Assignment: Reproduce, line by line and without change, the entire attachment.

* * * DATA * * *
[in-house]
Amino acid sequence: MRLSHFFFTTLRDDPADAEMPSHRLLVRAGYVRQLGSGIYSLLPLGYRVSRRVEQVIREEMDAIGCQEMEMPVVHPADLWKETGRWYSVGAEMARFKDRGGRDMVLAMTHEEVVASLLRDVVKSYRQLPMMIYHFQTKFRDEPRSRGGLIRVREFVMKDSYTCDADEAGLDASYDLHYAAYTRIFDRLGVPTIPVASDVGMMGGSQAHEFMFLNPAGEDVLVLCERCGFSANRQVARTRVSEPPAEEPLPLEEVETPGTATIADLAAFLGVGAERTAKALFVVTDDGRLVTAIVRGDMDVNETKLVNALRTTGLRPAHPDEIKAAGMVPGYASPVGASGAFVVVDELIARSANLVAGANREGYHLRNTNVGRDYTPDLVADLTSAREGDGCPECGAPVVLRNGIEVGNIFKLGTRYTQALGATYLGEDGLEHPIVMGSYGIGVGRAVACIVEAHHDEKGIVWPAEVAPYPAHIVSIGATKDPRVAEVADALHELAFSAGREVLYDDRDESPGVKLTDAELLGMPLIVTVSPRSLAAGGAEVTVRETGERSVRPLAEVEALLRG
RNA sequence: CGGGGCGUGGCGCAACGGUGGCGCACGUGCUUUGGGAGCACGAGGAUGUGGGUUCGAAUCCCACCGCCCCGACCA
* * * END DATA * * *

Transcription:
[in-house]
Amino acid sequence: MRLSHFFFTTLRDDPADAEMPSHRLLVRAGYVRQLGSGIYSLLPLGYRVSRRVEQVIREEMDAIGCQEMEMPVVHPADLWKETGRWYSVGAEMARFKDRGGRDMVLAMTHEEVVASLLRDVVKSYRQLPMMIYHFQTKFRDEPRSRGGLIRVREFVMKDSYTCDADEAGLDASYDLHYAAYTRIFDRLGVPTIPVASDVGMMGGSQAHEFMFLNPAGEDVLVLCERCGFSANRQVARTRVSEPPAEEPLPLEEVETPGTATIADLAAFLGVGAERTAKALFVVTDDGRLVTAIVRGDMDVNETKLVNALRTTGLRPAHPDEIKAAGMVPGYASPVGASGAFVVVDELIARSANLVAGANREGYHLRNTNVGRDYTPDLVADLTSAREGDGCPECGAPVVLRNGIEVGNIFKLGTRYTQALGATYLGEDGLEHPIVMGSYGIGVGRAVACIVEAHHDEKGIVWPAEVAPYPAHIVSIGATKDPRVAEVADALHELAFSAGREVLYDDRDESPGVKLTDAELLGMPLIVTVSPRSLAAGGAEVTVRETGERSVRPLAEVEALLRG
RNA sequence: CGGGGCGUGGCGCAACGGUGGCGCACGUGCUUUGGGAGCACGAGGAUGUGGGUUCGAAUCCCACCGCCCCGACCA